Additional file 5: Figure S4.

Cytoscape analysis of GATA3, ASCL1 and SOX9. A) Cytoscape analysis of GATA3 in TCGA-DLBCL data. Exporting these network data to NDEx facilitated the visualisation of the network and interrogation of 1- step neighbourhood interactions for GATA3 with other genes and miRNAs with a GO enrichment q value of 6.55. This option returned the connected nodes for the query and the edges between the nodes of the subnetwork. In this network, positive and negative correlation are depicted by red and blue edges, respectively. B) The negative correlation of GATA3 with hsa-mir-431 (p = 4.9-E07, correlation: − 0.65) and hsa-mir-433 (p = 3.33E−5, correlation: − 0.566). C) ASCL1, also displays a negative regulation with hsa-mir-431 (p = 3.58E-6, correlation: − 0.61), hsa-mir-432 (p = 1.7E−4, correlation: − 0.52) and hsa-mir-433 (p = 1.48E–5, correlation: − 0.58), D) SOX9 in TCGA-LIHC data with a GO enrichment q-value of 6.75. E) SOX9 positively correlates with hsa-mir-429 (p = 4.03E−32, correlation: 0.56), has-mir-200a (p = 1.54E−32, correlation: 0.56) and has-mir-200b (p = 3.8E−30, correlation: 0.54).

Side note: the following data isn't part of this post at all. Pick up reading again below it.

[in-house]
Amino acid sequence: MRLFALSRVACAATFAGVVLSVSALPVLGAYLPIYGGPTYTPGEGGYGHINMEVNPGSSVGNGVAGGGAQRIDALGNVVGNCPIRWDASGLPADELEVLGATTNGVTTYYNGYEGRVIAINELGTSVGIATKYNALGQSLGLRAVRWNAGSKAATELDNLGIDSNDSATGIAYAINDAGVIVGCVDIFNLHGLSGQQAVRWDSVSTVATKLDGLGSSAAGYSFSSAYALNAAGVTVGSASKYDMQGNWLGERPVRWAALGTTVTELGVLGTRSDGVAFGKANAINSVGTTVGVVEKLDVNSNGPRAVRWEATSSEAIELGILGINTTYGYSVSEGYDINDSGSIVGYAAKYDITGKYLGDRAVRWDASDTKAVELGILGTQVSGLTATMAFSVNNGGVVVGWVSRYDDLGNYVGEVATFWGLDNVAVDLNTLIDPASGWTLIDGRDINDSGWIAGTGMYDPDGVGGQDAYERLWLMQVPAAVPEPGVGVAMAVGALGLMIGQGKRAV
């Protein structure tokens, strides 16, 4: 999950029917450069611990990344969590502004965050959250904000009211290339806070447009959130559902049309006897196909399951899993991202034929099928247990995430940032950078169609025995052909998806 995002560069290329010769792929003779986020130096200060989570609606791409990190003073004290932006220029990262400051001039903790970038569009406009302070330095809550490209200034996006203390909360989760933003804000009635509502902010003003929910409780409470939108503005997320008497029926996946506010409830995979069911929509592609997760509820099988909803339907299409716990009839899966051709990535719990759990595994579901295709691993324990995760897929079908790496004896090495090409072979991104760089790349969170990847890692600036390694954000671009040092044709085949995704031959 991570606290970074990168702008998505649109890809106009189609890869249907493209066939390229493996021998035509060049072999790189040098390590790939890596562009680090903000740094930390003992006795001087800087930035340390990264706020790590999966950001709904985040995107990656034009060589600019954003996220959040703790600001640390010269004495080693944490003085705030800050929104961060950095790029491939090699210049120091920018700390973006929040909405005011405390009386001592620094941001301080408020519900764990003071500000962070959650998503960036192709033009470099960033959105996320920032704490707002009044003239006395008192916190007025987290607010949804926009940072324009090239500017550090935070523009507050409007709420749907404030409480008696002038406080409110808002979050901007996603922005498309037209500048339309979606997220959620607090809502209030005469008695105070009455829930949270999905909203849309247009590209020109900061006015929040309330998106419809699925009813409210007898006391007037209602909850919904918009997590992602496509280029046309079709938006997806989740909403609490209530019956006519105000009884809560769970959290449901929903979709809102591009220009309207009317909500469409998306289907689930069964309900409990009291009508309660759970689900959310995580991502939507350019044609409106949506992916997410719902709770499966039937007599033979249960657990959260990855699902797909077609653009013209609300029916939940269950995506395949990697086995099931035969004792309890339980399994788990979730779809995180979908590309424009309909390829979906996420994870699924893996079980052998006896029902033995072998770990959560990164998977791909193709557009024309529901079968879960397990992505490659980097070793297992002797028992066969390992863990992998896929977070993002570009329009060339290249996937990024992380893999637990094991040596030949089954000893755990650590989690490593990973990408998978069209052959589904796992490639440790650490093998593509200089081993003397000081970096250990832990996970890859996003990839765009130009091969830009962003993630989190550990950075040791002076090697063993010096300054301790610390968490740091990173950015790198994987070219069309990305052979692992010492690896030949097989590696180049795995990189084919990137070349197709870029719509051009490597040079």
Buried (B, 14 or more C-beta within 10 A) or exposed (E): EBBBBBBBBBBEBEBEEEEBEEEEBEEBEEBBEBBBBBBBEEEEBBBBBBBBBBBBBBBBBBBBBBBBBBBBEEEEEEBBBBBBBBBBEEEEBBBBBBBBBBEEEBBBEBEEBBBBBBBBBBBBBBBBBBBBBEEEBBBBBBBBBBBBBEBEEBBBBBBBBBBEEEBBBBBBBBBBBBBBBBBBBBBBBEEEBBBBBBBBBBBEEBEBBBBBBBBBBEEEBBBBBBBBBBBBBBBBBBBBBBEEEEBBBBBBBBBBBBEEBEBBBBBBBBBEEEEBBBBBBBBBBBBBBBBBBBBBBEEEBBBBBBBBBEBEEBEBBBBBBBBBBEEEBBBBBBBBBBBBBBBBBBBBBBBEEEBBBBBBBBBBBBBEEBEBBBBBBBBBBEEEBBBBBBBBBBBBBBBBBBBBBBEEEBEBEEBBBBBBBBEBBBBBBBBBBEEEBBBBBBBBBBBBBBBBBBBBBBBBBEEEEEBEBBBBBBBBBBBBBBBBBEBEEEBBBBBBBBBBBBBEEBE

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Jahangiri, L., Pucci, P., Ishola, T. et al. Deep analysis of neuroblastoma core regulatory circuitries using online databases and integrated bioinformatics shows their pan-cancer roles as prognostic predictors. Discov Onc 12, 56 (2021). https://doi.org/10.1007/s12672-021-00452-3

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Keywords

  • Core regulatory circuitry
  • Neuroblastoma
  • Solid cancers
  • Tumour microenvironment
  • Gene networks
  • Differentiation